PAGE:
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Total volume of blood is ~5.5 liters About 55% is plasma; rest is cells Most are red cells (RBCs) Cells are specialized to carry oxygen full of hemoglobin; no organelles 4-6 million RBCs per cc for males; 4-5 million for females What factors affect RBC count and activity?
Leukocytes help fight infection Phagocytes neutrophils monocytes/macrophages phagocytes Inflammation neutrophils infiltrate site monocytes/mactrophages help control immune reactions basophils release chemicals involved in inflammation, allergy
White cell counts is normally 5000-10000/cc Leukocytosis- elevated cell count Leukopenia- count is depressed Differential- neutrophils 50-75% lymphocytes 20-40% monocytes 5-10% eosinophils 1-3% basophils 0-1%
Hemostasis (clotting; stoppage of blood loss) Platelets- plug formation; can repair small wounds Clotting factors (coagulation)
What’s in plasma? water nutrients plasma proteins albumins alpha and beta globulin gamma globulin (antibodies) all except gamma globulins are formed in the liver maintain osmotic pressure (and thus blood volume) gases; wastes
Red blood cell antigens and blood typing Antigen: a molecule that is recognized as foreign by the immune system Lots of these: several different types of antigens found on red blood cells (RBCs) ABO system especially important Four blood types: A, B, AB, O A and B are dominant, O is recessive
People with type A blood can tolerate type A blood from other individuals But type A people make antibodies to type B antigens People with type AB can tolerate all blood types: universal recipient (of CELLS) People with type O blood can donate to all but have antibodies to both A and B antigens: universal donor (of CELLS)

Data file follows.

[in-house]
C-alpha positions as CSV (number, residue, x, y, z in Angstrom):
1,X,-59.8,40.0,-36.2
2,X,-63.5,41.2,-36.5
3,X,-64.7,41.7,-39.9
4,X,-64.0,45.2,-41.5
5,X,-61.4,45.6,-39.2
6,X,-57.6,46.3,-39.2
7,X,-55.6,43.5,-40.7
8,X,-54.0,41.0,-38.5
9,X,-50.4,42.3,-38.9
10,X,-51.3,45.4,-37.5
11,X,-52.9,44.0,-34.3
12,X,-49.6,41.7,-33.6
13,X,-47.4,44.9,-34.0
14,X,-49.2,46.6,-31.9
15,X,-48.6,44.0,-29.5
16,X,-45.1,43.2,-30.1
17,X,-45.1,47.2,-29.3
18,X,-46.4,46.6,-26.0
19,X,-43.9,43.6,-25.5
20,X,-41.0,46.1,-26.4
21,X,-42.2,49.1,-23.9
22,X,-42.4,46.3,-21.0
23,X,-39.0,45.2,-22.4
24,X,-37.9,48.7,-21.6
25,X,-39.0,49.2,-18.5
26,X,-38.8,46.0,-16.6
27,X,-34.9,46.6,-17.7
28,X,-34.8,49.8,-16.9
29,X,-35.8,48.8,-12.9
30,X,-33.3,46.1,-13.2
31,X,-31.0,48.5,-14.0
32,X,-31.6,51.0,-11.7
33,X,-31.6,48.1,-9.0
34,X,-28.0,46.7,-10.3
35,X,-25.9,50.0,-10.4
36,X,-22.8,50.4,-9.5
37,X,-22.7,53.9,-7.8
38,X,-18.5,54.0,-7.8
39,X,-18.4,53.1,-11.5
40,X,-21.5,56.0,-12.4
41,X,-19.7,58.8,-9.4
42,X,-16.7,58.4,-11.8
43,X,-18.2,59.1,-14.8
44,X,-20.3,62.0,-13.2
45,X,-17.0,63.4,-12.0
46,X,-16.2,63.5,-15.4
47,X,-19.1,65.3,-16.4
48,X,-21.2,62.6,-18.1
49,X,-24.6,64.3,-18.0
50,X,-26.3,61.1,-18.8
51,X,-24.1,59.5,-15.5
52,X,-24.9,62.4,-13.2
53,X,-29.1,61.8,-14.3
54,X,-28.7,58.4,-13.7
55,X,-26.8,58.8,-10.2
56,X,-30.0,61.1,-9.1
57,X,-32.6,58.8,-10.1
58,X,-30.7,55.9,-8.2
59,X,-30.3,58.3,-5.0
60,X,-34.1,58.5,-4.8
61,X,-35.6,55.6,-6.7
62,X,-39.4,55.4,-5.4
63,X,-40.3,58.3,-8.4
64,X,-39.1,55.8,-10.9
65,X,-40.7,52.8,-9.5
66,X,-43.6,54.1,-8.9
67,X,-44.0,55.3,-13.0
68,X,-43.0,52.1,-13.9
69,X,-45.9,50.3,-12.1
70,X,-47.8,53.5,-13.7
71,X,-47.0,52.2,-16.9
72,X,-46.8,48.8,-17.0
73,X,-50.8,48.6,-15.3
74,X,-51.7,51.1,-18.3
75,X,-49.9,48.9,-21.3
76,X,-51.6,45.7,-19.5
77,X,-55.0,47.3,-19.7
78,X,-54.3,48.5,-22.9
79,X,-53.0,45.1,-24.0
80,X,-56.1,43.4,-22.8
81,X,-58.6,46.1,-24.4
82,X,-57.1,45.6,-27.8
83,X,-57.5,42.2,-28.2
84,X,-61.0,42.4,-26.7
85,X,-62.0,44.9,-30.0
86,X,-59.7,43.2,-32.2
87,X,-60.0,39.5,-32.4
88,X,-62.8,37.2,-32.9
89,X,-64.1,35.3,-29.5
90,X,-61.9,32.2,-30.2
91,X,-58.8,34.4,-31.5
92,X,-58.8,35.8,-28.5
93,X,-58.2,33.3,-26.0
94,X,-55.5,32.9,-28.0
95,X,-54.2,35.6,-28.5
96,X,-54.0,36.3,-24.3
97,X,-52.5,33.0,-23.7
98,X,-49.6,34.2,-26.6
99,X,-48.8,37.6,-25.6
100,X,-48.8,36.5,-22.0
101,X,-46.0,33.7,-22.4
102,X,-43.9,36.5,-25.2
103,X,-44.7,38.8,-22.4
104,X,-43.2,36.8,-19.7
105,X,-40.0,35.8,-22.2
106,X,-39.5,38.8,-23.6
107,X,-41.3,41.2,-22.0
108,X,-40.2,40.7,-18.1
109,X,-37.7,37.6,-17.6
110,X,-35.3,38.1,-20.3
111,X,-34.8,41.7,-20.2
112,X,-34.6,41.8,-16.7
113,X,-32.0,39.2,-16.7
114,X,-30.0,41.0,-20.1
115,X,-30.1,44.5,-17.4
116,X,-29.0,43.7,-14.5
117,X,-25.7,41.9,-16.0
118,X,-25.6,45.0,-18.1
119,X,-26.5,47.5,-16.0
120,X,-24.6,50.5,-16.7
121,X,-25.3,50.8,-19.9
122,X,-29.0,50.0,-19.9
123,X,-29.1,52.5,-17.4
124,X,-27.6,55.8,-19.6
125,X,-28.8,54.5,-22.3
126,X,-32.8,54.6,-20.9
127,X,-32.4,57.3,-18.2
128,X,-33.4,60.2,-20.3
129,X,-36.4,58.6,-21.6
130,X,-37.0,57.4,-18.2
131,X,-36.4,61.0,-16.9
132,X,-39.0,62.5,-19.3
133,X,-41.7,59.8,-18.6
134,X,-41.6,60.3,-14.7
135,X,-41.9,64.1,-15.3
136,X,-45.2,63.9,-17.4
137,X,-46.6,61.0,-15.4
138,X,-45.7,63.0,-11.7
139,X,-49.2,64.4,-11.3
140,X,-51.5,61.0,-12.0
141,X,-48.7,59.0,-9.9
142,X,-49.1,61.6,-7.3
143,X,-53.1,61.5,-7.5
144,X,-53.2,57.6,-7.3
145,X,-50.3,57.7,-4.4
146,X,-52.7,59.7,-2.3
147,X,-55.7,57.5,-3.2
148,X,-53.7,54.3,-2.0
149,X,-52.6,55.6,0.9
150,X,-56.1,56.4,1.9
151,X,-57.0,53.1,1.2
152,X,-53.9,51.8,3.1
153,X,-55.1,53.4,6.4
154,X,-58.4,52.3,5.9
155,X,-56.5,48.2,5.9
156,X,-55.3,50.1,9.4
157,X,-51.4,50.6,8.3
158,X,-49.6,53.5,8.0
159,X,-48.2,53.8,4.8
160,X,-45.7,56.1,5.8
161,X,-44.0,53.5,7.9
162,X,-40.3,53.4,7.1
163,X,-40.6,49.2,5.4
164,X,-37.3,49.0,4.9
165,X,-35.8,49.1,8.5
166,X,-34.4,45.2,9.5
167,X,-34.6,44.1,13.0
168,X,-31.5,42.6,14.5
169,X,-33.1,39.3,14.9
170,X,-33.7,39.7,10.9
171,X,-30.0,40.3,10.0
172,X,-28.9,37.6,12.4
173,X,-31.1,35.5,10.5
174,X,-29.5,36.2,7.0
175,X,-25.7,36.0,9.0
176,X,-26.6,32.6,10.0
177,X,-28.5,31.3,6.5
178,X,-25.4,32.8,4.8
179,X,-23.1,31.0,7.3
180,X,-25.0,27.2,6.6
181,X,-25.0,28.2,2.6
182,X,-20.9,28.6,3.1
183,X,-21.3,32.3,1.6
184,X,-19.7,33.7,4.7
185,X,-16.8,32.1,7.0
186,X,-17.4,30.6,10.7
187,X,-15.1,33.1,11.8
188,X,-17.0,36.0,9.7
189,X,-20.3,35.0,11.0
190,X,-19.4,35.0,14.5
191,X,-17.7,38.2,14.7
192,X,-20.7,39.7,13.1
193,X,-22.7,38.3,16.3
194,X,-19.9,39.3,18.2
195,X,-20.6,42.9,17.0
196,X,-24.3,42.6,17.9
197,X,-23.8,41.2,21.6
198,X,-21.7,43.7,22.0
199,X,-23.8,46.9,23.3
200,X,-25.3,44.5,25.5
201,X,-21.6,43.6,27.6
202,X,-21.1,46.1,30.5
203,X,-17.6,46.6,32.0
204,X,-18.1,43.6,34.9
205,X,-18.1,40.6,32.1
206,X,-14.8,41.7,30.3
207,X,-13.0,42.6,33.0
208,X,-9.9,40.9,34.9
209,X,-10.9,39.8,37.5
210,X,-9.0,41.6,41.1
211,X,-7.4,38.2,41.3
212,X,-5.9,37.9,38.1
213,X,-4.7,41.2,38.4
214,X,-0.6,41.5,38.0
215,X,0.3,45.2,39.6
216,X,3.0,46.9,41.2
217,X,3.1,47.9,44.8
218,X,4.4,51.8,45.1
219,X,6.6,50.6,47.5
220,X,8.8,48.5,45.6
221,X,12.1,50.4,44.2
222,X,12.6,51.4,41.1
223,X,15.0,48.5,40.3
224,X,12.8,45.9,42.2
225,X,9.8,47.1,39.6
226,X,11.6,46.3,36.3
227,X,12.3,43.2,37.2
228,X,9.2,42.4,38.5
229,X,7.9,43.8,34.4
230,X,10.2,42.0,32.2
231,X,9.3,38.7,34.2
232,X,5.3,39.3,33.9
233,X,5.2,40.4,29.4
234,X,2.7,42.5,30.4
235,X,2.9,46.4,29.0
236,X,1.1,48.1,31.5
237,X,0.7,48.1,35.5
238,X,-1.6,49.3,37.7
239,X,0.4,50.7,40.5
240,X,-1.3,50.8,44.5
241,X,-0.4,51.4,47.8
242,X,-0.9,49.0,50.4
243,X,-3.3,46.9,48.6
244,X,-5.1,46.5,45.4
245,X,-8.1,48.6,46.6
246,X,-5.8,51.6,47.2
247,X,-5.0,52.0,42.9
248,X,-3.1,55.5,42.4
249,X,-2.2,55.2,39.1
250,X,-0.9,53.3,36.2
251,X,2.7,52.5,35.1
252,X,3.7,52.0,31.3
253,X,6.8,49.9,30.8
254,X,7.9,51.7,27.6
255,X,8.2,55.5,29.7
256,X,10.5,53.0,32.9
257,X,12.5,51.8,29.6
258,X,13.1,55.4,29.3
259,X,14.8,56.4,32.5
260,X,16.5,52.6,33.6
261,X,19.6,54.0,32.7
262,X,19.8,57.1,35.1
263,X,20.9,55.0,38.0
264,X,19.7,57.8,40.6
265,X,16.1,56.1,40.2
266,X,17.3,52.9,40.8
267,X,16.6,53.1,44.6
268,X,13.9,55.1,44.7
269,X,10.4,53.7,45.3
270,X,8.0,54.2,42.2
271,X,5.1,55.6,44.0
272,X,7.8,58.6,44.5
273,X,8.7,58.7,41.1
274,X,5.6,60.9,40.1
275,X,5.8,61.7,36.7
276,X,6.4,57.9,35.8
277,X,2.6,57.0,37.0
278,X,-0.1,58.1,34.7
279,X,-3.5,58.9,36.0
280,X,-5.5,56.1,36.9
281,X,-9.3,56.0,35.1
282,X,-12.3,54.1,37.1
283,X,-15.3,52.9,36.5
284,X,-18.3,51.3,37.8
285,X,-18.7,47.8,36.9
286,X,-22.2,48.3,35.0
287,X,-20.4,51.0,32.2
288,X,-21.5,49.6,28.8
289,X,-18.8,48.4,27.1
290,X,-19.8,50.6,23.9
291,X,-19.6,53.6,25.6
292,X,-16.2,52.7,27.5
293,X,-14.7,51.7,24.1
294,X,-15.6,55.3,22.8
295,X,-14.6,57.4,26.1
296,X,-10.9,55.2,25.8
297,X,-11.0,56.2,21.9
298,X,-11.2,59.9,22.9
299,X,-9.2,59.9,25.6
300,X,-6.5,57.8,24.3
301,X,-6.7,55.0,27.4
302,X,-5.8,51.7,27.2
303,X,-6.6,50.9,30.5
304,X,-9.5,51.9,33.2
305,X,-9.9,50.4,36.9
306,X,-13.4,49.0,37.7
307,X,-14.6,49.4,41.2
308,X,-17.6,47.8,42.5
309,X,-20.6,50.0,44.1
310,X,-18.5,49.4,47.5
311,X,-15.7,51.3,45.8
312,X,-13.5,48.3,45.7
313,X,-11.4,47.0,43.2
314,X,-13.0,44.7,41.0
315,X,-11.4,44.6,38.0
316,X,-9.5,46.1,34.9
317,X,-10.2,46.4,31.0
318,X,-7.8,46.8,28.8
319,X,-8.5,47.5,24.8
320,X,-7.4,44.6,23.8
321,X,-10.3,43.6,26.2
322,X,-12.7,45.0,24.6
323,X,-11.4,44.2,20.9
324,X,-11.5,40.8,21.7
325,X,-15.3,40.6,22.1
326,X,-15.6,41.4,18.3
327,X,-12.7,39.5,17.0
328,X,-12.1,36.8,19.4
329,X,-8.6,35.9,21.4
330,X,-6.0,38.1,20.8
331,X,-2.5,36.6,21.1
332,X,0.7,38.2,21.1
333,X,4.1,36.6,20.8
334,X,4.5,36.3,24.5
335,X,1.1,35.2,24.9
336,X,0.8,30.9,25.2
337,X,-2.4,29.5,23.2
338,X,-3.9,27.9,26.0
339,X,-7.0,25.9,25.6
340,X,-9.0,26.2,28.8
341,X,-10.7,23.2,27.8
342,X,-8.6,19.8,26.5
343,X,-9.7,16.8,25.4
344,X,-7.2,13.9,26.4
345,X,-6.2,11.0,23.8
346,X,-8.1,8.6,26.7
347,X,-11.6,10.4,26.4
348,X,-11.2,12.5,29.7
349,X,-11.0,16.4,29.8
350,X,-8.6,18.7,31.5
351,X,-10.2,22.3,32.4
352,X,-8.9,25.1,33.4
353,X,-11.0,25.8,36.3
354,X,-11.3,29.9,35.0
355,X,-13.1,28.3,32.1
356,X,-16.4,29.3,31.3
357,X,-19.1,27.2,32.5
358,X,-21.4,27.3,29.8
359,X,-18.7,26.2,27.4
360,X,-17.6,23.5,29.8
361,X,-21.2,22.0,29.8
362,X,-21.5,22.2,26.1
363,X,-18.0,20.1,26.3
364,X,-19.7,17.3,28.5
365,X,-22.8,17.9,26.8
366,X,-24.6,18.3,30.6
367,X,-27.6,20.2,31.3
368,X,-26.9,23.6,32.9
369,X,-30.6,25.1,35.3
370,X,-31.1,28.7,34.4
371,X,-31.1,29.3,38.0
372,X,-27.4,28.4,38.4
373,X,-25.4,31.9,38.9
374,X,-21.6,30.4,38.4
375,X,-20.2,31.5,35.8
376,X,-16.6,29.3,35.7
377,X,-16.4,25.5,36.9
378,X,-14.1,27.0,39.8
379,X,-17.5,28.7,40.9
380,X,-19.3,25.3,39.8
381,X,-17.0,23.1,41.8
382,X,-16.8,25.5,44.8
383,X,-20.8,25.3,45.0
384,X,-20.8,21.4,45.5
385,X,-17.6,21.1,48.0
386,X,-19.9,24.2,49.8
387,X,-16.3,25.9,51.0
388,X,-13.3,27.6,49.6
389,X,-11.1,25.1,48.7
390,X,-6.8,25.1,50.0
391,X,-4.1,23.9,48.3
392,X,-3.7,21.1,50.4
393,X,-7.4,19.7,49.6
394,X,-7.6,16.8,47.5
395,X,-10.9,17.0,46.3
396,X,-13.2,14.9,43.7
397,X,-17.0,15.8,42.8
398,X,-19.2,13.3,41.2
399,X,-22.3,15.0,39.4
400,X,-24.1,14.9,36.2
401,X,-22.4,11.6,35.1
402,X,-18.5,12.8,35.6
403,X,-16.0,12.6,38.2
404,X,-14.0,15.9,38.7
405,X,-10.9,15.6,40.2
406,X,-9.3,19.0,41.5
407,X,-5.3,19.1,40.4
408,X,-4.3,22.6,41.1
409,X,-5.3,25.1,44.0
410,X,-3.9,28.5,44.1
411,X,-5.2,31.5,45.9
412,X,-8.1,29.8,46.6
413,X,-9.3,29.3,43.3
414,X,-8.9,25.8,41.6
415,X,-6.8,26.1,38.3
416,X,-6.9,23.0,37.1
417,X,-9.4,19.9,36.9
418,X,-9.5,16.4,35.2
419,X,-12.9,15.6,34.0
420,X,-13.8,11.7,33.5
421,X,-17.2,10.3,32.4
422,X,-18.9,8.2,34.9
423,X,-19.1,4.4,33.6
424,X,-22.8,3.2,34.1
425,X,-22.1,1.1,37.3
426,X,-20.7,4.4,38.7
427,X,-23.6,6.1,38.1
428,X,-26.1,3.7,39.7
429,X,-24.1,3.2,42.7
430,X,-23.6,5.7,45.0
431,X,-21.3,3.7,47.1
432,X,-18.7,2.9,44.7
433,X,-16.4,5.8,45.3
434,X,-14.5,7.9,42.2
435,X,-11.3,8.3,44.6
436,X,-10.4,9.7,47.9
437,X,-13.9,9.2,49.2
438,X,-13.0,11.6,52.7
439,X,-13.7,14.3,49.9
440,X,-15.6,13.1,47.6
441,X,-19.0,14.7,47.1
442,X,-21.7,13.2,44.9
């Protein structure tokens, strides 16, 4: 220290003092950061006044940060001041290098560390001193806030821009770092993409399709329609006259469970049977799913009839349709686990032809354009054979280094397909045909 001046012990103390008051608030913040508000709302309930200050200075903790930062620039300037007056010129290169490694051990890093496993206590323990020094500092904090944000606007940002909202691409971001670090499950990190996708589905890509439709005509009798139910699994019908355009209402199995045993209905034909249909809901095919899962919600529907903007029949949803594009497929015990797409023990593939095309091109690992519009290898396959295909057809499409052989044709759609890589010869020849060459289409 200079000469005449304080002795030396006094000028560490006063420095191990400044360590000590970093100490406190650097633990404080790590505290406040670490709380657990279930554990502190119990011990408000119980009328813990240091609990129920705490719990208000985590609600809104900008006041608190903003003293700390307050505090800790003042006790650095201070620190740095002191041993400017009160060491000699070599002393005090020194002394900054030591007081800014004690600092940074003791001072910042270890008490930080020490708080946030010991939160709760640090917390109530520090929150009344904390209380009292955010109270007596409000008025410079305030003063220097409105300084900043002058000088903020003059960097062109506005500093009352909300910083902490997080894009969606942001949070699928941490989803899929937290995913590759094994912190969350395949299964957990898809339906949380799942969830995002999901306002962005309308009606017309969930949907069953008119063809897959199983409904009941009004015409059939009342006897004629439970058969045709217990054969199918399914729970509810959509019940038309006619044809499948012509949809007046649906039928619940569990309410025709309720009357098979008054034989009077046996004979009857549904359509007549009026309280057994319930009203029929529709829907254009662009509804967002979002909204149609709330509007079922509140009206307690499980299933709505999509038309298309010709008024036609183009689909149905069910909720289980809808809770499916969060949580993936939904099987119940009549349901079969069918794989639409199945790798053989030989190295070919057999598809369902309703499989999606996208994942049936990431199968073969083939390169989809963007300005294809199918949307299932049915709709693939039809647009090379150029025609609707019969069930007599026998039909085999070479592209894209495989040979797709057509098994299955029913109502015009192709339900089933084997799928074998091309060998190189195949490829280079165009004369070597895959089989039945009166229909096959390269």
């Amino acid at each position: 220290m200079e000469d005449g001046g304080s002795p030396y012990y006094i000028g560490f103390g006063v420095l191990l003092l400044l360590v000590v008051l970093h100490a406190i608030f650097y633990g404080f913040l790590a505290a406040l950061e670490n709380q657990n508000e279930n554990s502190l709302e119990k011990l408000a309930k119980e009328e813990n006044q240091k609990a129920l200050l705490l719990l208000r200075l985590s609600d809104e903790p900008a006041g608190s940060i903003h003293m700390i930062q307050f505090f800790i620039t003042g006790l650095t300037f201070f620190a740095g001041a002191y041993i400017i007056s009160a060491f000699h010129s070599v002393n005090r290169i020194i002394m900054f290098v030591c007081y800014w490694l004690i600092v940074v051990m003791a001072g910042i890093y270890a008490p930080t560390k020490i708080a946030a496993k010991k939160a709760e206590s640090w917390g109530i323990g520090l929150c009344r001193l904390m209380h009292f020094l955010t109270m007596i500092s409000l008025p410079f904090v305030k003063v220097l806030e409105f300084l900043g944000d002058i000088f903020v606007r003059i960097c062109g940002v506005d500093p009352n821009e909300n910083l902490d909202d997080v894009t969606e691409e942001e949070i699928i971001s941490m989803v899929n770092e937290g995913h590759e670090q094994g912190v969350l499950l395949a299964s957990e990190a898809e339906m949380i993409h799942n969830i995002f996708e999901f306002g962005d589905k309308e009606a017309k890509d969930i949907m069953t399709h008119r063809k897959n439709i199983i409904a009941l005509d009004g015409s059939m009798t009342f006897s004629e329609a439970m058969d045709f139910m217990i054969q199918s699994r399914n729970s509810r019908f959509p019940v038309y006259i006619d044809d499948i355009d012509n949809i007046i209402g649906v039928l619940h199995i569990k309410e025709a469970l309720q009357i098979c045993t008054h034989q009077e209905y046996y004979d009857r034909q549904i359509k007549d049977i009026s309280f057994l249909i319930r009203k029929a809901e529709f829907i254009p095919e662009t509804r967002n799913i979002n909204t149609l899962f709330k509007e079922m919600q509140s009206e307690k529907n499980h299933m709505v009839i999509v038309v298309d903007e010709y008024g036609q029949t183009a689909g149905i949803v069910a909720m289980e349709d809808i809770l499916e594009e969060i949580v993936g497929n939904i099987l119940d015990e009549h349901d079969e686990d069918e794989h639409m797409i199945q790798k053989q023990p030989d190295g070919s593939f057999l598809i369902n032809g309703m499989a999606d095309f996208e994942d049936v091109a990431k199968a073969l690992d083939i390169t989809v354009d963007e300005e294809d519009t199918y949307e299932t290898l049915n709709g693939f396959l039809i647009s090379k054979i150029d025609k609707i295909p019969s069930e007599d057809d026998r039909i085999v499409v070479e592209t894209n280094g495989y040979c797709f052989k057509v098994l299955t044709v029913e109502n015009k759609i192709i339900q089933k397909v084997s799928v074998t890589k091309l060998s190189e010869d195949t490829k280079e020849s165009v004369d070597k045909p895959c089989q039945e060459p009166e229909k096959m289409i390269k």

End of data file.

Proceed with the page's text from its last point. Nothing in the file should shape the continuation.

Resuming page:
Rh antigen is also important People either have the antigen or do not Rh-negative people will develop antibodies to the Rh antigen if they are exposed to the Rh-positive blood If a Rh-negative woman becomes pregnant with a Rh-positive fetus she may make antibodies to the fetus’ RBCs This can be prevented with RhoGAM
Implications for: blood transfusions Blood type antigen antibody A A anti-B B B anti-A AB A, B neither O neither anti-A and B
Transfusions are preferred between people of the same blood type If blood is properly processed and administered: A can receive from A and O B from B and O AB from AB, A, B and O O only from type O- but can donate to everyone else Rh-positive can receive from negative and positive Rh-negative only from negative
Blood types are inherited In some parts of the world some blood types are more common than others In U.S.: ~45% are O, ~40% are A, 12% are B, and about 3% are AB about 85% are Rh-positive
Roles of blood oxygen transport nutrient transport waste transport transport of other essential molecules (antibodies, hormones, etc.) regulation (temperature, metabolism, etc.) fighting infection